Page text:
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House for sale in Osaka

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A japanese friend is selling his house in southern Osaka and since it is equipped with a nice hinoki bathtub, I decided to call it out here, in case somebody in interested.

It is remote that users of this site may be considering purchasing of real estate in Japan, but who knows! Also note that this is not a heritage building but a full featured 3 story family house with 2 cars garage.

asking price: 42.8 million yen

year built: 2001, december

structure: timber (post and beam)

floor area: 148.22m² (3 story, 4LDK)

land area: 166.81m²

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You can find more information and photos here:

http://win-jyuken.jp/?post_type=fudo&p=4272&shu=1202&ros=592&eki=6508&ken=00&sik=0&kalc=0&kahc=0&kalb=0&kahb=0&hof=0&tik=0&mel=0&meh=0

half-kamachi outlet tub – sold out –

sorry, sold out!
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Asnaro is very aromatic and its “forest scent” perfectly matches the spring-time atmosphere.
We had just the right lot so we decided to make a new outlet tub.
This tub is not only new, it has a new design – and I am sure it will become a classic!
It did not happen on the design table, it was just when we were picking up the material to laminate the sides we noticed we were just a little short. Of course we could re-assort the planks to compose a different size but playing with the lumber that was there we had an inspiration.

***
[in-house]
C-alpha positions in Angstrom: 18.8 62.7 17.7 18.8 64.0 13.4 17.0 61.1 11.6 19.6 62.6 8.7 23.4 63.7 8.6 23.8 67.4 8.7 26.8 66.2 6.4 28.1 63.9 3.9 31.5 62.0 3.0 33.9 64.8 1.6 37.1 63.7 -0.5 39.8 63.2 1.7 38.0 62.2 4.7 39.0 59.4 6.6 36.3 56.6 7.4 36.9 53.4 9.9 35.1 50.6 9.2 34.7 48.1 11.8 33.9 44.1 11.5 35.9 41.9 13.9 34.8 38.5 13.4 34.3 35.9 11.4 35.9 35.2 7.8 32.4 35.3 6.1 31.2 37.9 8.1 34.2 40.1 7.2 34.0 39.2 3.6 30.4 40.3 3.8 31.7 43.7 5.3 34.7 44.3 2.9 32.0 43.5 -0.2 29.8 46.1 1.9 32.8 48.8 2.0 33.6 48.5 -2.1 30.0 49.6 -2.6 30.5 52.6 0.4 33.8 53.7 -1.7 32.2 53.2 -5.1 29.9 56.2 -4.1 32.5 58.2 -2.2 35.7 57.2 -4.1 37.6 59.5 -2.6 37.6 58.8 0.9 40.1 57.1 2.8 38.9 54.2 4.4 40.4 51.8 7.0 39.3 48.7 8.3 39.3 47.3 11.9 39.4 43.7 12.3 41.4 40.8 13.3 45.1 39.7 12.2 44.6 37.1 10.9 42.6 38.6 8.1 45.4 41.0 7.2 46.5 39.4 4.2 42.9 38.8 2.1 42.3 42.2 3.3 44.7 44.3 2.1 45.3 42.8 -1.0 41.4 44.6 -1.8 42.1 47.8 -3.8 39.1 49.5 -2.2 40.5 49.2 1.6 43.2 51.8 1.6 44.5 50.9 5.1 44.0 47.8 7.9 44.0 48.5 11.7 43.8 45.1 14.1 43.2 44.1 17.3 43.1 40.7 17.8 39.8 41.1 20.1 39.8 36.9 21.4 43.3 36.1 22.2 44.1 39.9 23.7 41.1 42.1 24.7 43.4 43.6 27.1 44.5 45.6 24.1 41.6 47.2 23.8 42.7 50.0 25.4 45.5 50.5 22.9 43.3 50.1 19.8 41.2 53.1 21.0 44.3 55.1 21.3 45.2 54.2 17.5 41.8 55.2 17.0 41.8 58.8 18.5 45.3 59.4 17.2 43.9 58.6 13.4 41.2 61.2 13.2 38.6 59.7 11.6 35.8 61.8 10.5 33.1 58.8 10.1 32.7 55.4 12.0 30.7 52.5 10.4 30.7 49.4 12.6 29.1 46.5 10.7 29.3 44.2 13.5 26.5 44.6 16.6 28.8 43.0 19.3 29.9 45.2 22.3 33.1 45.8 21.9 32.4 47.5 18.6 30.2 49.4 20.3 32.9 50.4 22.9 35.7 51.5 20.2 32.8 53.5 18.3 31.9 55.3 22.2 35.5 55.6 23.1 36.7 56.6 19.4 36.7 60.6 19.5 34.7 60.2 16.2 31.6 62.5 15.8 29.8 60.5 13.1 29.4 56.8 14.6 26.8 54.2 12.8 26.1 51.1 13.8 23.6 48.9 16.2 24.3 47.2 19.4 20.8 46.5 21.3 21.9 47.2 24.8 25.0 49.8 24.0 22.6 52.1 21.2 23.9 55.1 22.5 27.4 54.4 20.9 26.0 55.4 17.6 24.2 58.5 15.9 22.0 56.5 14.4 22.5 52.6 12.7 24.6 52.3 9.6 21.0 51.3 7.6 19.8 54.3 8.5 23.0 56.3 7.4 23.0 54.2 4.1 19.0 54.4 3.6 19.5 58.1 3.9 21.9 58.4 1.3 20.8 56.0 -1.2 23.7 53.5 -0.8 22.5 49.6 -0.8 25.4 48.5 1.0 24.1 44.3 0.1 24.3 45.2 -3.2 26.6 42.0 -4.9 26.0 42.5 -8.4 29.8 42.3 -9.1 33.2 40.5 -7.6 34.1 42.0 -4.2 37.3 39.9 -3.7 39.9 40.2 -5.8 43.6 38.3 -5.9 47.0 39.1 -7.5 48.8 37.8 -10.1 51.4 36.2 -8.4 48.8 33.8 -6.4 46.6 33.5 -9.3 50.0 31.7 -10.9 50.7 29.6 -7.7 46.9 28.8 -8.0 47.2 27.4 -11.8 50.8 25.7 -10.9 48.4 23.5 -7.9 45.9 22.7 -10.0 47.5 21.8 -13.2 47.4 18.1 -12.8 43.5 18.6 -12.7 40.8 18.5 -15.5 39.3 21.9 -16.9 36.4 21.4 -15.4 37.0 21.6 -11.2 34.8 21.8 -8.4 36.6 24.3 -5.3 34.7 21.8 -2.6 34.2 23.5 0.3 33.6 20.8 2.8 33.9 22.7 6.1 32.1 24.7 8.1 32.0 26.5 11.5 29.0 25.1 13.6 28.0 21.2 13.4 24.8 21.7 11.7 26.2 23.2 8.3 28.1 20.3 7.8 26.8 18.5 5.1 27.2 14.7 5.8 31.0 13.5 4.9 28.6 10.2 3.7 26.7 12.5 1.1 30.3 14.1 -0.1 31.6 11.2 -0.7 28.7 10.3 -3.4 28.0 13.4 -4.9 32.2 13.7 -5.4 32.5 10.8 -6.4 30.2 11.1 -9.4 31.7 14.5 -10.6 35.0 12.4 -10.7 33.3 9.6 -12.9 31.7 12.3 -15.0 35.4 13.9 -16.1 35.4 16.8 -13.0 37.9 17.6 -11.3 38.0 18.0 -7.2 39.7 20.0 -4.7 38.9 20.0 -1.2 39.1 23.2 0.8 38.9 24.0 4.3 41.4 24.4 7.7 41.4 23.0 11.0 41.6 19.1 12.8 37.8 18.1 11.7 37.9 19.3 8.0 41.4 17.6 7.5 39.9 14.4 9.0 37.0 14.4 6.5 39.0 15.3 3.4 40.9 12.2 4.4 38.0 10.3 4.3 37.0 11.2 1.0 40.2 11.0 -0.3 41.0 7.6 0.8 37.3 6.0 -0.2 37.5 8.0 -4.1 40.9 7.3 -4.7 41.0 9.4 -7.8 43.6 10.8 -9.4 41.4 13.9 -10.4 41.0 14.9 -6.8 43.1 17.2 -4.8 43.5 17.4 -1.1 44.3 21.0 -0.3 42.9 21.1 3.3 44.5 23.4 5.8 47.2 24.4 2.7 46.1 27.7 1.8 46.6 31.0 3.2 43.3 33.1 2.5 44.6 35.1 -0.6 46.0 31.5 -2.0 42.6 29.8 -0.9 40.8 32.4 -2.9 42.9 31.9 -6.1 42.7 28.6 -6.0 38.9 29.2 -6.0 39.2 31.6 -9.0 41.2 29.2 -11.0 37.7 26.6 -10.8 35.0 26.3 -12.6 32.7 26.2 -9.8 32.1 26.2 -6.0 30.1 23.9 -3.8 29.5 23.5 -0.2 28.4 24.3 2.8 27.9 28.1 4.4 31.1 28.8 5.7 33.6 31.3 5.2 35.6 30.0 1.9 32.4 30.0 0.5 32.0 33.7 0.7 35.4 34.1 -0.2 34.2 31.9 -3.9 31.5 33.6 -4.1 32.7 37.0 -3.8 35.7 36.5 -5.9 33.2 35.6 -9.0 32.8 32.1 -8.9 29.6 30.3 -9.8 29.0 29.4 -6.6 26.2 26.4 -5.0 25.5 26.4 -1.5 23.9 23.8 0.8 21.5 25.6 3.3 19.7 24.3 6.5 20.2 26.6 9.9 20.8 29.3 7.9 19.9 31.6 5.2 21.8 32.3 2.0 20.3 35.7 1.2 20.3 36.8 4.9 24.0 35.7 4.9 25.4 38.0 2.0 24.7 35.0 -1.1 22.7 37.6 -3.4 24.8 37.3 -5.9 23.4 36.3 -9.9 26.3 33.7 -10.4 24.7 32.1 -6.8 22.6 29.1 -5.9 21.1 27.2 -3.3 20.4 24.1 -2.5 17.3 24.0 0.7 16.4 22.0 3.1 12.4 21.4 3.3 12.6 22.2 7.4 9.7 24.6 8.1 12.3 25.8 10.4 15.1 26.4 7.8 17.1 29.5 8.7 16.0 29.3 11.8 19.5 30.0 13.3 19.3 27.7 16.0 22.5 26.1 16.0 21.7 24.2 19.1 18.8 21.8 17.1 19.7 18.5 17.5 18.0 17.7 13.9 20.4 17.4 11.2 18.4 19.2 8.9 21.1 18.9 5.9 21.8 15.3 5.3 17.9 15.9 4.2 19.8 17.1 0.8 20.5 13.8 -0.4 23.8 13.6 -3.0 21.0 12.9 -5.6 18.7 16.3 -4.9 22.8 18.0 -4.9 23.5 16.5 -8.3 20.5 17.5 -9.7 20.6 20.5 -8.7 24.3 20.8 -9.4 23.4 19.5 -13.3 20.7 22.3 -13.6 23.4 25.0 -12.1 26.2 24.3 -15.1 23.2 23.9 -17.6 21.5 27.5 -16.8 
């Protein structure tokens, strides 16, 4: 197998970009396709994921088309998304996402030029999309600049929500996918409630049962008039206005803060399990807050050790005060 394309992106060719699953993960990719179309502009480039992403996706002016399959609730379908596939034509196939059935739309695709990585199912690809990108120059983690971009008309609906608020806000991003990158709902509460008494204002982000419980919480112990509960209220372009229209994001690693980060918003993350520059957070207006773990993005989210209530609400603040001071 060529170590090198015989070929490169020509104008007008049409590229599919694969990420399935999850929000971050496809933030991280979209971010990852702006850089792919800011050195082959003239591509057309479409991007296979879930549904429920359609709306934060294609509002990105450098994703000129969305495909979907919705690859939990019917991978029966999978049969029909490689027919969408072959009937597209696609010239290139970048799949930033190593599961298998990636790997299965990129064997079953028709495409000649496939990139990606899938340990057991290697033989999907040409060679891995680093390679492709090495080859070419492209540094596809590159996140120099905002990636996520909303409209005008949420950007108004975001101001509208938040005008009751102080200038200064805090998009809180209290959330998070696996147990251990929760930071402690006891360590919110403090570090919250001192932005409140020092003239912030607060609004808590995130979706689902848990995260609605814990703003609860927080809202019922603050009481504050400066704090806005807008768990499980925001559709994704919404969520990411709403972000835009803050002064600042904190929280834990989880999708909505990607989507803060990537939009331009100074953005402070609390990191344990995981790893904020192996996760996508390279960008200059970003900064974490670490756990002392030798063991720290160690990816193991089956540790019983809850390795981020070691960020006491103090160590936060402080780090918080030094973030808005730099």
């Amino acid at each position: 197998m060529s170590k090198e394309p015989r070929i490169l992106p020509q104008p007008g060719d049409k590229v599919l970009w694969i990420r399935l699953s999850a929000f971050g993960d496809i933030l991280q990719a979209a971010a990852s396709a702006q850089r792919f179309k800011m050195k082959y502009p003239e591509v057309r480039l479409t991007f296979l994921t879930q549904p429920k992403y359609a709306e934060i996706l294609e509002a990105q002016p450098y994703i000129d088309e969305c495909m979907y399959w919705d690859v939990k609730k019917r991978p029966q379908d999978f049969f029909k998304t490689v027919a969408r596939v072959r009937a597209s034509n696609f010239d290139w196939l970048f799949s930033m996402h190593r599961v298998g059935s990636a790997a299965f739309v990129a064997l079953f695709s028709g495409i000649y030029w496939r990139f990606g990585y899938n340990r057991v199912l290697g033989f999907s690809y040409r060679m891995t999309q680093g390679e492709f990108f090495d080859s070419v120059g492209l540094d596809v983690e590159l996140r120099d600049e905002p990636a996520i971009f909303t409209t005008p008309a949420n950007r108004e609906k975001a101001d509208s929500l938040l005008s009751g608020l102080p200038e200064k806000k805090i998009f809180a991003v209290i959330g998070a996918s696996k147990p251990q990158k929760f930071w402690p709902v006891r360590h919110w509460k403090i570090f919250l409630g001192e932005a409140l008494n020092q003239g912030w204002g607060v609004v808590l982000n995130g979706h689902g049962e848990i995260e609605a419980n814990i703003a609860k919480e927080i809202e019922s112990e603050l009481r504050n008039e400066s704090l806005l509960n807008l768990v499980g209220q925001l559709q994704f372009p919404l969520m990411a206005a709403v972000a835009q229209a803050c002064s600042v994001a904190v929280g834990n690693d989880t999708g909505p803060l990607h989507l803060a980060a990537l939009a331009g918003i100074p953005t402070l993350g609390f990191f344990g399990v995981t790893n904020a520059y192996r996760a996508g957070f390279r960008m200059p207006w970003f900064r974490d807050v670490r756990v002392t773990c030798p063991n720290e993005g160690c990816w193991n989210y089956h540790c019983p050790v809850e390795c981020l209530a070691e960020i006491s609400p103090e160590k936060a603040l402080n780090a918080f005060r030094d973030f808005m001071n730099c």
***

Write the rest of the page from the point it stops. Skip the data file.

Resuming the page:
I am almost sure that the asnaro aroma kind of made this idea sprung from Nobuhiro`s mind.

He said: why don`t we apply a kamachi (top frame border) only on the short sides?
This makes the corners flush when you look at it from the top, additionally it makes it easy to lift the tub (like a handle) from the head and feet side.

From now on, I will call it “half-kamachi detail” until I come up with a better term.

This springy, fresh design outlet tub is made with straight grain asnaro-hiba.
Details as here below:
L1150mm x W750mm x H675mm (external dimensions) 580mm(depth) knotless natural Asnaro wood bathtub.

1) AB grade tub (quatersawn) : 410,000. JPY
2) Packaging: 135x95x88cm plywood box: 36,000. JPY
3) transportation: to be quoted (please let us know your exact address: we will provide a quotation before you purchase the tub)
Please check the drawing here for the detailed dimensions: outlet170421

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This tub does not have a “back side”. It has the copper apron on both sides so we can apply the iron brand on whichever side – if you want. About the short side, you can see what I was meaning by saying that the “half-kamachi” can be used as a handle to grab and lift the tub.

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The immaculate interior of the tub!

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And this is the “half -kamachi” seen from the top. It makes the forner look flush (L-shaped)

If you like this tub, I recommend to contact us soon. I am sure it will not last!

ofuro for a doctor

We received the information request in january and the confirmation one week later.
When we sent the pictures of the completed tub, the client was in Africa as she works as a doctor!